Ductwork Design: One of the First Steps When Planning a New Home
Ductwork design probably isn’t the first thing on your mind when you’re building a new home, but it’s definitely worth a thought. The right ductwork layout is essential for your home’s comfort level and your HVAC system’s energy efficiency.
While there are a number of ductwork design issues to consider, return duct design is one of the most important. Return air ducts circulate conditioned air back to your system’s air handler to improve the system’s efficiency. Most homes are built without return ducts in every room. This reduces construction costs, but increases long-term energy expenses.
For example, one room may have a supply duct but no return duct. Another may have a return duct and no supply duct. While the room doors are open, air flows between the rooms and the air pressure is balanced. When the door is closed, though, the room with the supply duct fills with air that has nowhere to go, so the pressure rises. The room with only a return duct loses air, but doesn’t gain any, so the air pressure falls.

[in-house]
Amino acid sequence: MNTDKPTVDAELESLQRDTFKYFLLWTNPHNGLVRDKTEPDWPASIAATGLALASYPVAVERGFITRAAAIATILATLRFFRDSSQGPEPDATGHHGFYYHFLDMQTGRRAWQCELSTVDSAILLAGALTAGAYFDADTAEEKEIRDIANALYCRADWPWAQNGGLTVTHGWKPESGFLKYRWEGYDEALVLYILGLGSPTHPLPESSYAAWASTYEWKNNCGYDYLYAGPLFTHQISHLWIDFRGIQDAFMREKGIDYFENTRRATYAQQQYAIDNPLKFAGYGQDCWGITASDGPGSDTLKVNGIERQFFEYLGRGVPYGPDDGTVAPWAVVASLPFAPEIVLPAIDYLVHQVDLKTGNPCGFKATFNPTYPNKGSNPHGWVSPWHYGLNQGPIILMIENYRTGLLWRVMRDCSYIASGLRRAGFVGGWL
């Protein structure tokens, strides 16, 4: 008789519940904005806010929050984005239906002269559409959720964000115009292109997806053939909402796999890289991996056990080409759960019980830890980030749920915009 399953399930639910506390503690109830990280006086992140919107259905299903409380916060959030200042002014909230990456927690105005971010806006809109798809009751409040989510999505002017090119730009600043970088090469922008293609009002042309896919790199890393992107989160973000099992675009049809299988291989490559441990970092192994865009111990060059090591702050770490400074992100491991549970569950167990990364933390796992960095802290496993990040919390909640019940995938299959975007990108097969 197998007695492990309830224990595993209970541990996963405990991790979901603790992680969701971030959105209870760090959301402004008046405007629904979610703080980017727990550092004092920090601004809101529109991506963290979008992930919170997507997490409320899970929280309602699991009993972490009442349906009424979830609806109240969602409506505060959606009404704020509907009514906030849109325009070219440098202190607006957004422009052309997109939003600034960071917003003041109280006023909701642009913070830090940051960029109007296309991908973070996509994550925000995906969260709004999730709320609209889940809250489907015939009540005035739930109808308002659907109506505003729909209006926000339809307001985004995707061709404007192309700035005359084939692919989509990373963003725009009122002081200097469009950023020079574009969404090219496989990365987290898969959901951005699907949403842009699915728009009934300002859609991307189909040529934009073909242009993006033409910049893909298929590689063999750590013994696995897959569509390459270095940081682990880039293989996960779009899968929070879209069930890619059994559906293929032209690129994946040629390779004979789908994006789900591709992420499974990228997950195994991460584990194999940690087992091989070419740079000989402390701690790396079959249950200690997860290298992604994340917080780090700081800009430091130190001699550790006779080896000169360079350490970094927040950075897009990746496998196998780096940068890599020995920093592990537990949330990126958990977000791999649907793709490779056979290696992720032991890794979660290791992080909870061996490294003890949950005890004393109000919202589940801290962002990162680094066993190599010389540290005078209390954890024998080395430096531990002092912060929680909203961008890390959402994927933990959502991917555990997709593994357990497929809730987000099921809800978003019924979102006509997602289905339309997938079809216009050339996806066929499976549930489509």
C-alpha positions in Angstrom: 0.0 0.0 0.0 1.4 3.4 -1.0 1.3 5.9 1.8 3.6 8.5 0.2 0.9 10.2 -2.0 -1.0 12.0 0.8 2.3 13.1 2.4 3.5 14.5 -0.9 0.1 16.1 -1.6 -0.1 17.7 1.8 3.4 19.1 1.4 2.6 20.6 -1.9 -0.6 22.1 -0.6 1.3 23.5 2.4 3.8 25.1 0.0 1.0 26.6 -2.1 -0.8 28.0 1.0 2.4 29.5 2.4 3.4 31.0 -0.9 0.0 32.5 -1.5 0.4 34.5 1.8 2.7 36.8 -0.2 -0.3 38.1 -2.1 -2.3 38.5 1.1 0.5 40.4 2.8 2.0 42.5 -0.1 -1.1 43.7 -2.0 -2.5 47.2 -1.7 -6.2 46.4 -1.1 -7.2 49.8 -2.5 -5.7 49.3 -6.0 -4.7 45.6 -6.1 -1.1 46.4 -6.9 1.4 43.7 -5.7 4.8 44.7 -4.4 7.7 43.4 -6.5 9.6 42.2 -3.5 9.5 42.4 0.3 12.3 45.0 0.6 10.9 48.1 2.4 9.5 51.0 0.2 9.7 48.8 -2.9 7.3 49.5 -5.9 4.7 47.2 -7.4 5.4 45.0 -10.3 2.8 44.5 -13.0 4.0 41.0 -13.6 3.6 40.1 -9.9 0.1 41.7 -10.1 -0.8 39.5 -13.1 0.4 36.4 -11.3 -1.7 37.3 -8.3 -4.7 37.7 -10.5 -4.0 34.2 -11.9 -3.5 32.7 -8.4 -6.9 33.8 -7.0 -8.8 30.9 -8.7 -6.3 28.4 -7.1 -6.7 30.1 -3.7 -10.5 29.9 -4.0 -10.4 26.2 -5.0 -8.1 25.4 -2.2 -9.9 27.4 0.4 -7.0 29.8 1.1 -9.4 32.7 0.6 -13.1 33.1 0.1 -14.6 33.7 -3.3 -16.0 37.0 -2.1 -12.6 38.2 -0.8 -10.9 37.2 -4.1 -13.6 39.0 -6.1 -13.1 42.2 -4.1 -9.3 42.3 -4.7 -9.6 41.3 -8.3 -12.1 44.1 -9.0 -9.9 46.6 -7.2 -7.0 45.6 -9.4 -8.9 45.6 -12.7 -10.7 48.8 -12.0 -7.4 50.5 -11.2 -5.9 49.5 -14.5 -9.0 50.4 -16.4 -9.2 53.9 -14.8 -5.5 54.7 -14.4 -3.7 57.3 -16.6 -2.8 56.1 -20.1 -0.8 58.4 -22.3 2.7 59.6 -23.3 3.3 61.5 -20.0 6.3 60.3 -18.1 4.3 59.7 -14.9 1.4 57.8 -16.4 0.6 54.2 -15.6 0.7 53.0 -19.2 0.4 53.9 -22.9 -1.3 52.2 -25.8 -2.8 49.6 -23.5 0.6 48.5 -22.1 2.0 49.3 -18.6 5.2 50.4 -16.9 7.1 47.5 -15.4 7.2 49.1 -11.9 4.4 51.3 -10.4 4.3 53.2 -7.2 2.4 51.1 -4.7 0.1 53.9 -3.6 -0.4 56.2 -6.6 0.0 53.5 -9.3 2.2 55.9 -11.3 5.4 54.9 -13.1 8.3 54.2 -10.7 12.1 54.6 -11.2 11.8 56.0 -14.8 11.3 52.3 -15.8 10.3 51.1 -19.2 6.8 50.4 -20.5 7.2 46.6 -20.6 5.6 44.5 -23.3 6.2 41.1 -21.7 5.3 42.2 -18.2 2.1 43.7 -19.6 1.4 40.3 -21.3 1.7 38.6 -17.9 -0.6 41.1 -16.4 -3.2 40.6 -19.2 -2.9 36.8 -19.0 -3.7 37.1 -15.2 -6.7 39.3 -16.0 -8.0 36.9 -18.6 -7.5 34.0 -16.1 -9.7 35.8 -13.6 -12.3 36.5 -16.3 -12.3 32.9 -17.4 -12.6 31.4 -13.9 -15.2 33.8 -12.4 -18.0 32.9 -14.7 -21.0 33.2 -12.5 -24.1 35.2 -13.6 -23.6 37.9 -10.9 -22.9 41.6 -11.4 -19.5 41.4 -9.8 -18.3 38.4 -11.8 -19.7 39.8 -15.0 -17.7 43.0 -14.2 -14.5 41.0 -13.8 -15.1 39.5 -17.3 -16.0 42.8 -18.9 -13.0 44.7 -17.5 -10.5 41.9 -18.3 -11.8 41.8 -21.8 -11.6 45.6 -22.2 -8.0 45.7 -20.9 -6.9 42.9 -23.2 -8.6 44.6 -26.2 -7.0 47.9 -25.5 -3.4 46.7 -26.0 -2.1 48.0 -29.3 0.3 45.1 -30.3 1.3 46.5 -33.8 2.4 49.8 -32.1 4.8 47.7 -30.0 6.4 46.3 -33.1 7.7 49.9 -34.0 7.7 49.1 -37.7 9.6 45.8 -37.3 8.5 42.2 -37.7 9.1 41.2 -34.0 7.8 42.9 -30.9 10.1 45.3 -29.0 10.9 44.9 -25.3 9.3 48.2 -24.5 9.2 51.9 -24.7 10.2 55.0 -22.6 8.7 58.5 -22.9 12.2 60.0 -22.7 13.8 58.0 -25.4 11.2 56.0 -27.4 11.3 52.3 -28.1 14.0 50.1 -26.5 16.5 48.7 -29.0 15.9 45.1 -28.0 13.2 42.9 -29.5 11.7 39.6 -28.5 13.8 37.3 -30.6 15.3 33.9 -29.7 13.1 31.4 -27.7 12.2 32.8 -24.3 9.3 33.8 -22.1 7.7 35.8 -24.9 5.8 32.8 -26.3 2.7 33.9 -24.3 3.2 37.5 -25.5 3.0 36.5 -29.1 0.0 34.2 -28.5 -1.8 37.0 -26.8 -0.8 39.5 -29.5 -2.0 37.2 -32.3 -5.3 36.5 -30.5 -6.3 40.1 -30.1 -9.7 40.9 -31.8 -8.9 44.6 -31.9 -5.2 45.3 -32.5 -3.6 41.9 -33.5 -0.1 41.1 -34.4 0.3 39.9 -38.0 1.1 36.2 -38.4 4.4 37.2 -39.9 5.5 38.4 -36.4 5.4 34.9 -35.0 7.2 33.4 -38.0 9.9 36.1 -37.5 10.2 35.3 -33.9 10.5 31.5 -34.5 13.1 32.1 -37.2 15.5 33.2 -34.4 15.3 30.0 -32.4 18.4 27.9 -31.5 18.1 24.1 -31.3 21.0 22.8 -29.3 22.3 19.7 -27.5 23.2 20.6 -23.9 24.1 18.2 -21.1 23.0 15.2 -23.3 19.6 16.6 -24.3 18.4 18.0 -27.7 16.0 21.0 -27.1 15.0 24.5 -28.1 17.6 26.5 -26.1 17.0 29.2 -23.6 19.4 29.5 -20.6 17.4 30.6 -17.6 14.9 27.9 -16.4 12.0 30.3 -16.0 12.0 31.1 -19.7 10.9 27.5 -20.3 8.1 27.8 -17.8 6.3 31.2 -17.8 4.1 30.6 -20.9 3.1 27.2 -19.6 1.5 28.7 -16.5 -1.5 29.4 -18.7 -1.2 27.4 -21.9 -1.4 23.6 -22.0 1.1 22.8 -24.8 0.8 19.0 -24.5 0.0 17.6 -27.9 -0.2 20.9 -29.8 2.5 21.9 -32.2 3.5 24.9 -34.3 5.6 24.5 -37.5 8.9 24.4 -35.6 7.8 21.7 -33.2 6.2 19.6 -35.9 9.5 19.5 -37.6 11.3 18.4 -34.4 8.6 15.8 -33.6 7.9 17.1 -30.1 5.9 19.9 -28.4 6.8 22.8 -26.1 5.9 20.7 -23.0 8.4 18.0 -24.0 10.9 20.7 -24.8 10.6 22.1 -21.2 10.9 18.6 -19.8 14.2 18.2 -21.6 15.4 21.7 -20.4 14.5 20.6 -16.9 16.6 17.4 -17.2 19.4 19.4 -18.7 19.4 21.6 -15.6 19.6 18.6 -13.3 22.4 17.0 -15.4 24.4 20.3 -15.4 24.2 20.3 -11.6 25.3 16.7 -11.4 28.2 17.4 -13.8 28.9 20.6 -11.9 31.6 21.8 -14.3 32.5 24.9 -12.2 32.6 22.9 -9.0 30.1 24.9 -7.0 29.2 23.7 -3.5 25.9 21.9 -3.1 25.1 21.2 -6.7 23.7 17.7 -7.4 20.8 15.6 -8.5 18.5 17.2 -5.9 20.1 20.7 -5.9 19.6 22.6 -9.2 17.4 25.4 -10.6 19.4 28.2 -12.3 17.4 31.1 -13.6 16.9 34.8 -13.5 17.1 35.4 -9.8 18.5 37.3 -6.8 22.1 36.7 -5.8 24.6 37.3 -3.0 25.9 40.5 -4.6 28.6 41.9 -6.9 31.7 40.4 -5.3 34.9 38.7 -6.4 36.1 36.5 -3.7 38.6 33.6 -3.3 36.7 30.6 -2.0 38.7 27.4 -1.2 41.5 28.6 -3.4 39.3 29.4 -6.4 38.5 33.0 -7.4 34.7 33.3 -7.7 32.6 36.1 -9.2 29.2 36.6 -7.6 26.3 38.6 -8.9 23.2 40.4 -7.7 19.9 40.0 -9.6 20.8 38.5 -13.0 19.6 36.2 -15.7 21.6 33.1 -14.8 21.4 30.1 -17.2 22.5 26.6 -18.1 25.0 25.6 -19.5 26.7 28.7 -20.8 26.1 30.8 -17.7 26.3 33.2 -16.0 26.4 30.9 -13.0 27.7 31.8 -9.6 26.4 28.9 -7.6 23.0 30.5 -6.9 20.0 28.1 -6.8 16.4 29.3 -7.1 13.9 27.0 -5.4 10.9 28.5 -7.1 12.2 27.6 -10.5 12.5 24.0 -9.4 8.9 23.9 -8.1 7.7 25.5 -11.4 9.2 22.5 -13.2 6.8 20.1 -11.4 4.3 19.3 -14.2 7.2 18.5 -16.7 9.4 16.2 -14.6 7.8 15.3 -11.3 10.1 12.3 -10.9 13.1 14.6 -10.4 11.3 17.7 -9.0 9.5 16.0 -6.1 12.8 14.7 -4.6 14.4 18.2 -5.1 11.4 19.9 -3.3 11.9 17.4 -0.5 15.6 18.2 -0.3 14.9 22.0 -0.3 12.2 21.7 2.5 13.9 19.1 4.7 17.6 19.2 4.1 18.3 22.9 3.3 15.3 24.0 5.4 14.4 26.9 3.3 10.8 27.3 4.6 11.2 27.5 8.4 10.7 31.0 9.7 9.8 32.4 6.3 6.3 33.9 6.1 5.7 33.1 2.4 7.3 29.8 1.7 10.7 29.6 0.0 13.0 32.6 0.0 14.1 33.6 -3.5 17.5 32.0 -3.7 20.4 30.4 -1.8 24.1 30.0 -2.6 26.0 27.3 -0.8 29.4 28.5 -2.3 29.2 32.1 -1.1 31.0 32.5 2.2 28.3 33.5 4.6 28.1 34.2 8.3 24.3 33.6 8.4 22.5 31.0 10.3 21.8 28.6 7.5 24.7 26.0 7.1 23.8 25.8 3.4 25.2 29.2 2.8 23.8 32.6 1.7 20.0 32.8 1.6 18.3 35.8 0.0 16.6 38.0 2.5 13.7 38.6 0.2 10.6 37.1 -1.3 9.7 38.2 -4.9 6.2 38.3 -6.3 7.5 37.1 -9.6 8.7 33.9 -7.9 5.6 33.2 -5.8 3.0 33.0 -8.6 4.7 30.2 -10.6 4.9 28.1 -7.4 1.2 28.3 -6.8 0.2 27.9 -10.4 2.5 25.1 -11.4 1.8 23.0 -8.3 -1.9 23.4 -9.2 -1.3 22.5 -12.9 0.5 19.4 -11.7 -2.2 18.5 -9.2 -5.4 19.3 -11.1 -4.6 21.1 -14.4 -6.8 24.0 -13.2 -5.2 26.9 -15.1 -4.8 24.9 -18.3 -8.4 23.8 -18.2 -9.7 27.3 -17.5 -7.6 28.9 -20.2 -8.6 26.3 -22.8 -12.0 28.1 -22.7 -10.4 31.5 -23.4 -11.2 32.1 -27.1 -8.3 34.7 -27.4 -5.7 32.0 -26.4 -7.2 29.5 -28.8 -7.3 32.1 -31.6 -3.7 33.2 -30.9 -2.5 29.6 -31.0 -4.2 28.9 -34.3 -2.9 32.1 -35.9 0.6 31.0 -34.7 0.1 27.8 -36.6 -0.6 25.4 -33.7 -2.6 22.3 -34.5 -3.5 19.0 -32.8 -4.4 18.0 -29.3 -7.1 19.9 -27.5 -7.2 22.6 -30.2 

These zone pressure imbalances pose two potential problems:
- Combustion fume infiltration – Excessively low air pressure in a room containing a combustion appliance, such as a gas furnace, could cause toxic fumes to backdraft into your air supply.
- Increased heating and cooling load – Low pressure in zones that aren’t well air-sealed increases the rate of outdoor air infiltration. That increases the workload on your HVAC system, which raises your energy bills.
Proper ductwork design and installation during construction can prevent these problems. When your home has sufficient return ducts, you can close your room doors when you want and know the efficiency of your HVAC system won’t be compromised.
If you’re planning a new home, contact us at Sobieski Services for professional guidance on ductwork design and designing your HVAC system for optimal comfort and efficiency. Our goal is to help educate our customers in Delaware, Pennsylvania, Maryland and New Jersey about energy and home comfort issues (specific to HVAC & plumbing systems).
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